2

Not the sport definition, but this one:

In our survey, the sweet spot for Windows are organizations with 300 to 1000 employees.

closed as general reference by aedia λ, MetaEd, Robusto, tchrist, cornbread ninja 麵包忍者 Feb 10 '13 at 17:12

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5

It's the area at which different factors balance out to give an optimal result. In this sentence, organisations below 300 do not benefit as much as those above that number, while also organisations above 1000 doe not benefit as much as those below it; so 300–1000 is the "sweet spot".

More formally, we might say that it was the optimum range.

The origin is probably from sports, particularly racket or bat sports where there's a "sweet spot" that the ball should ideally be hit with, then expanding into other sporting uses, before becoming a more general phrase.

4

According to the contest of the sentence you presented, "sweet spot" is related to the point or situation where the best or optimal results can be achieved.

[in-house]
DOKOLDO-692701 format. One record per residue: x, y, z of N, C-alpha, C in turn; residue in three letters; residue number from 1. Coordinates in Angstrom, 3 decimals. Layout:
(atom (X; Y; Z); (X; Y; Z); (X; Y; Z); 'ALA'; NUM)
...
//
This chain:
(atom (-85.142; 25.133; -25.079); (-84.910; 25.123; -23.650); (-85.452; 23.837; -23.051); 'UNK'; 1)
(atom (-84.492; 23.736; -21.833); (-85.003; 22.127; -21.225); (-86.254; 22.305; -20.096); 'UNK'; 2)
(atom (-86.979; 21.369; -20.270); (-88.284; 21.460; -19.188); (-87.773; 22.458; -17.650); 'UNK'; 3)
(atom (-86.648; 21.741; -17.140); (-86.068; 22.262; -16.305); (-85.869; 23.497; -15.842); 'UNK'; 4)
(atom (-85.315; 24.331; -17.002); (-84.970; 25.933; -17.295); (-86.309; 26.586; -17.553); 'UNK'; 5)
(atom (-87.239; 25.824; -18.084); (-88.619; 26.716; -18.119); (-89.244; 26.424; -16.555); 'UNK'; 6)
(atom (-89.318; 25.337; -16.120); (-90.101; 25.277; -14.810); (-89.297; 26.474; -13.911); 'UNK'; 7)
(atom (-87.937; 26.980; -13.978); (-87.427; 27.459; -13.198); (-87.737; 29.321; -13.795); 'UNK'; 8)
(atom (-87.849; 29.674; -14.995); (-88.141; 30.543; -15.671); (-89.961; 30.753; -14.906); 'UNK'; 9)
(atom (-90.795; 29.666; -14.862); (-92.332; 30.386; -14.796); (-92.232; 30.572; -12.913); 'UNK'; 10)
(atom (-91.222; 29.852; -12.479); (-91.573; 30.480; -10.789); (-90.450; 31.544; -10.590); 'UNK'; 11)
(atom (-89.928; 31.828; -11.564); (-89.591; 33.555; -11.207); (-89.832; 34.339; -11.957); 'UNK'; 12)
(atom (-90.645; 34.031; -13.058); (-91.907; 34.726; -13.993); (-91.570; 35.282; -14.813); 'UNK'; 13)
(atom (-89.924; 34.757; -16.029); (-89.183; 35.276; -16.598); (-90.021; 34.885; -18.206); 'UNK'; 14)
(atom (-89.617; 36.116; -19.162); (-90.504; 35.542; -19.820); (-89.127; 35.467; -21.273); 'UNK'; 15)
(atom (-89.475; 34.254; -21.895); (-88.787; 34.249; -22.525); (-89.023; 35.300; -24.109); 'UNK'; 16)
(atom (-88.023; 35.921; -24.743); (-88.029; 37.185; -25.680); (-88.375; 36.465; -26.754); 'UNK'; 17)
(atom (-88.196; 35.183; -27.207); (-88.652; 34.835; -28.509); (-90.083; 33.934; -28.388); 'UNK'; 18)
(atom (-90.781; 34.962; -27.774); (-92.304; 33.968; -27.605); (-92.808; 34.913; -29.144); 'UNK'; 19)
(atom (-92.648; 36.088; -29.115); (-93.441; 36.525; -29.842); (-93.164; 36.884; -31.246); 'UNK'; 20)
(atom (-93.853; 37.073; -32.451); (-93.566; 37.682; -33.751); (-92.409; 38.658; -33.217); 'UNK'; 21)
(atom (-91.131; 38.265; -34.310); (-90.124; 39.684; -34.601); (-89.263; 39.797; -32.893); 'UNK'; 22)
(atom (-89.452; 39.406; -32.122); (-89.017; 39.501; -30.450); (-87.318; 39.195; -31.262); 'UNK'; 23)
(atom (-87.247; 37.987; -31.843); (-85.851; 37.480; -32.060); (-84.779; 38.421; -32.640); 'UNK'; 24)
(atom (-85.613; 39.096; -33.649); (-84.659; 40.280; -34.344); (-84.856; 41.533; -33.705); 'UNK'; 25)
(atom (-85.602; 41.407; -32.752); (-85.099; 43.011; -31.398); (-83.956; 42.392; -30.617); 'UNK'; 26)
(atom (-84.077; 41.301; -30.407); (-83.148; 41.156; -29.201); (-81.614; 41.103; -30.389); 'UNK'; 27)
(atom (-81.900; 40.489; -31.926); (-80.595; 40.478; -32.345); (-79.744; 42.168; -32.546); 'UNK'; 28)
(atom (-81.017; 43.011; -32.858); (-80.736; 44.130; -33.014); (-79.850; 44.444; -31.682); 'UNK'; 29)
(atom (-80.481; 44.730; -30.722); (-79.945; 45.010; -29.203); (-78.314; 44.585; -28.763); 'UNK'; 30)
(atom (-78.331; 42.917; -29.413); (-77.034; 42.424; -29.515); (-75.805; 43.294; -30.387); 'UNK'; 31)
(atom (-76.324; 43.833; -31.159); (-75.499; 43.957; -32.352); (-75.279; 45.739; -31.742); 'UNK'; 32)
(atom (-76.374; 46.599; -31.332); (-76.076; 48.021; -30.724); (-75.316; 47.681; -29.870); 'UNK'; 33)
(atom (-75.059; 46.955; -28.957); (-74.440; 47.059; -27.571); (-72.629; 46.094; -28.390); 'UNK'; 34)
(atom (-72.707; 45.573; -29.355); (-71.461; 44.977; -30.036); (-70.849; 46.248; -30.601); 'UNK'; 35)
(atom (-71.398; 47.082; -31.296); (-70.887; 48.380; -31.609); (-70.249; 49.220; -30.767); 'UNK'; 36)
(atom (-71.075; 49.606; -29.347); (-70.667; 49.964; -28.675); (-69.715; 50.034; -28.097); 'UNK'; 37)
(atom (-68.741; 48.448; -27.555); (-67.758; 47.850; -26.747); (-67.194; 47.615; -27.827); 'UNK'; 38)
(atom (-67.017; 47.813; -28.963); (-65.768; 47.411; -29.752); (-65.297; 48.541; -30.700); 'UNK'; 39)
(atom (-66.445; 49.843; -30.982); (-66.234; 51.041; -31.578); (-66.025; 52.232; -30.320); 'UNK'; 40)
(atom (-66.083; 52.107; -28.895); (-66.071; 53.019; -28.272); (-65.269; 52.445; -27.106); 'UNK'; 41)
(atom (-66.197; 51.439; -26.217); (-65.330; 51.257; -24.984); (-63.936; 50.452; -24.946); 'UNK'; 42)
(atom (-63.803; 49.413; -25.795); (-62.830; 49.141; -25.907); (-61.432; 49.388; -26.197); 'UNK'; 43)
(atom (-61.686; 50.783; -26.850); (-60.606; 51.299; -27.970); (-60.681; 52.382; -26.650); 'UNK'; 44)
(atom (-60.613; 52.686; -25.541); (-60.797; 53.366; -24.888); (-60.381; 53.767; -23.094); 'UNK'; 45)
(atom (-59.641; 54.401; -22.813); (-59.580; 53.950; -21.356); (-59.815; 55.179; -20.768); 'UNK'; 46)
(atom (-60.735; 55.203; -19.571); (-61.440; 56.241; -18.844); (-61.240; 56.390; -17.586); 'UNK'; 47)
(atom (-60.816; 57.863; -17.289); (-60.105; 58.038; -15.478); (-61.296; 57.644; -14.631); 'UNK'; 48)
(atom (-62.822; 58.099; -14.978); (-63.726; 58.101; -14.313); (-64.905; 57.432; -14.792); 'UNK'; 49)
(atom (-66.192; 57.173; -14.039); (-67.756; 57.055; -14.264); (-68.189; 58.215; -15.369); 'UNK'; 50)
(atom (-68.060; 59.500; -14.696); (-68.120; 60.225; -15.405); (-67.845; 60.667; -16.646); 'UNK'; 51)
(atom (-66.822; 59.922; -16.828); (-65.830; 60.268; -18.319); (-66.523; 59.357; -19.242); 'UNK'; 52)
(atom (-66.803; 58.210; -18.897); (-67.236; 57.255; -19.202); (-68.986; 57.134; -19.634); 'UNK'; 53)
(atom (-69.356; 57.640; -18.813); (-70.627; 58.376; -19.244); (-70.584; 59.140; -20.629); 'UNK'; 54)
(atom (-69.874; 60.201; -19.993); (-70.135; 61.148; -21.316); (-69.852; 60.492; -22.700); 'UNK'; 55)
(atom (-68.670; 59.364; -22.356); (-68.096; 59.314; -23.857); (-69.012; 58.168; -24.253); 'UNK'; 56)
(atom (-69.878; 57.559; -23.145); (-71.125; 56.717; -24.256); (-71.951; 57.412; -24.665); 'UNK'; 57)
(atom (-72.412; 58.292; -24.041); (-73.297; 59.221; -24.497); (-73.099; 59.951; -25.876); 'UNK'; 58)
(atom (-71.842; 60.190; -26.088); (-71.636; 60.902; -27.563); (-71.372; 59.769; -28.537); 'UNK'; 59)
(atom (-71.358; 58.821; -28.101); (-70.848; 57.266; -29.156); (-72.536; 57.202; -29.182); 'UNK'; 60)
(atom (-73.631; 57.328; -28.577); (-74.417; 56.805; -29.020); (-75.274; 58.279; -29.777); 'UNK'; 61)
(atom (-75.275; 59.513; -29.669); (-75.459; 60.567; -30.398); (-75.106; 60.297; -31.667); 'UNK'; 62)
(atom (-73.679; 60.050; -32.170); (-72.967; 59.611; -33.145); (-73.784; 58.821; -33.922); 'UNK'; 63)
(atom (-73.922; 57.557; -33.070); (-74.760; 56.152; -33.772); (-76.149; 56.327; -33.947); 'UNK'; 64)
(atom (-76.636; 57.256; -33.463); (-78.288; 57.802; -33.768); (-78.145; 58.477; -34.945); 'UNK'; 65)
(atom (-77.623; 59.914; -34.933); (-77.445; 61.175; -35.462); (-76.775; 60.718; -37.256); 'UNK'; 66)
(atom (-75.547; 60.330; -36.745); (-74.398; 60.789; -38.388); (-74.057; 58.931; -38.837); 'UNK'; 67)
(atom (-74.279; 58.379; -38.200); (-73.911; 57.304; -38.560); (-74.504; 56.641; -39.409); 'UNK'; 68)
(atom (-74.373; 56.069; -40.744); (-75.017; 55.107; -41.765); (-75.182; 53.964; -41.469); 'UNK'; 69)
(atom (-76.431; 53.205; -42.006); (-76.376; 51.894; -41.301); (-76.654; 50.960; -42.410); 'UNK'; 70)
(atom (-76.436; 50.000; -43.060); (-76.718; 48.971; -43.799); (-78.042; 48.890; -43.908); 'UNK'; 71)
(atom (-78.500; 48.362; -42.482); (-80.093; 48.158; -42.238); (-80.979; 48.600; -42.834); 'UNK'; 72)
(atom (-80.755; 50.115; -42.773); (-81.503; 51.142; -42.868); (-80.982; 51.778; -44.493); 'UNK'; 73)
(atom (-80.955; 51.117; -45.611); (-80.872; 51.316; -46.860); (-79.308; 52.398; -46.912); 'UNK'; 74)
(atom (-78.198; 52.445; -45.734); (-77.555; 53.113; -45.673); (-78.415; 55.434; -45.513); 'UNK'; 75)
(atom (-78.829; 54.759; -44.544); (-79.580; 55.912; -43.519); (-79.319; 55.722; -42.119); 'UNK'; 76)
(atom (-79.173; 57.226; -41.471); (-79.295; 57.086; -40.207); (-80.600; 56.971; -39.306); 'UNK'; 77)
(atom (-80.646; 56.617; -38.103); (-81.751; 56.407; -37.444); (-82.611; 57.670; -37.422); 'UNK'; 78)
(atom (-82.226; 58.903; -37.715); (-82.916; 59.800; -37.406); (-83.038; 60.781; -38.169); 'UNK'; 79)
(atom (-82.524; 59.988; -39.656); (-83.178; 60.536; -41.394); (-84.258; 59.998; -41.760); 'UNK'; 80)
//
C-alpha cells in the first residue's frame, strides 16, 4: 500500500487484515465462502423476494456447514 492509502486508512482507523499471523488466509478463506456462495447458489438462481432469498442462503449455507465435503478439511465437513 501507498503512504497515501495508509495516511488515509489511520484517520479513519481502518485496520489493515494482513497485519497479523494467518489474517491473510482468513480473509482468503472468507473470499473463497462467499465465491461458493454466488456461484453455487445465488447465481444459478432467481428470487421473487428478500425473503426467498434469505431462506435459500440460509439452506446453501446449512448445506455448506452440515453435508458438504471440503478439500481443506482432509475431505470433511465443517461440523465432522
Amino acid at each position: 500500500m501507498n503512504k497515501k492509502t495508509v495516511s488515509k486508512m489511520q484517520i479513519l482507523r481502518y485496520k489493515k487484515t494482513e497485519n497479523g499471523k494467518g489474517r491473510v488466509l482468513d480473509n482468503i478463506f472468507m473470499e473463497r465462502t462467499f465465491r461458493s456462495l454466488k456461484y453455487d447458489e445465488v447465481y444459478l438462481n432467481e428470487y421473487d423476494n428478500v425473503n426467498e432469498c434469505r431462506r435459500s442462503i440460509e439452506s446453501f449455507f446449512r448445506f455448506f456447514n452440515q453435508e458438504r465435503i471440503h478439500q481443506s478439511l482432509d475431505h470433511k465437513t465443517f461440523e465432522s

3

Pretty much the same as the sport meaning - the optimal size of organisation for Windows was ...

3

In circumstances where a desirable characteristic varies continuously, the sweet spot describes the point (or the region) of a local maximum. The term cannot be used in cases of a local minimum or where there is uninterrupted rise or fall in the variable.

So when you consider the point of contact of the ball along a bat, the sweet spot is the point from which the hit travels further or faster than from a point on either side.

When you are recommending adoption of a software solution, the sweet point is the size of organisation that receives the greatest return on investment.

0

There is a diagram describing it as well:

Sweet Spot

Best state!

  • 1
    What if more is always better for a given quality? Incidentally, you can include images in answers, rather than ask people to follow links. – Jon Hanna Feb 10 '13 at 0:50
  • @ Jon :)) Surely you are right! Thanks for nice advice! – Persian Cat Feb 10 '13 at 0:55
  • You could also provide a link to cite the source of the image. – donothingsuccessfully Feb 10 '13 at 10:35

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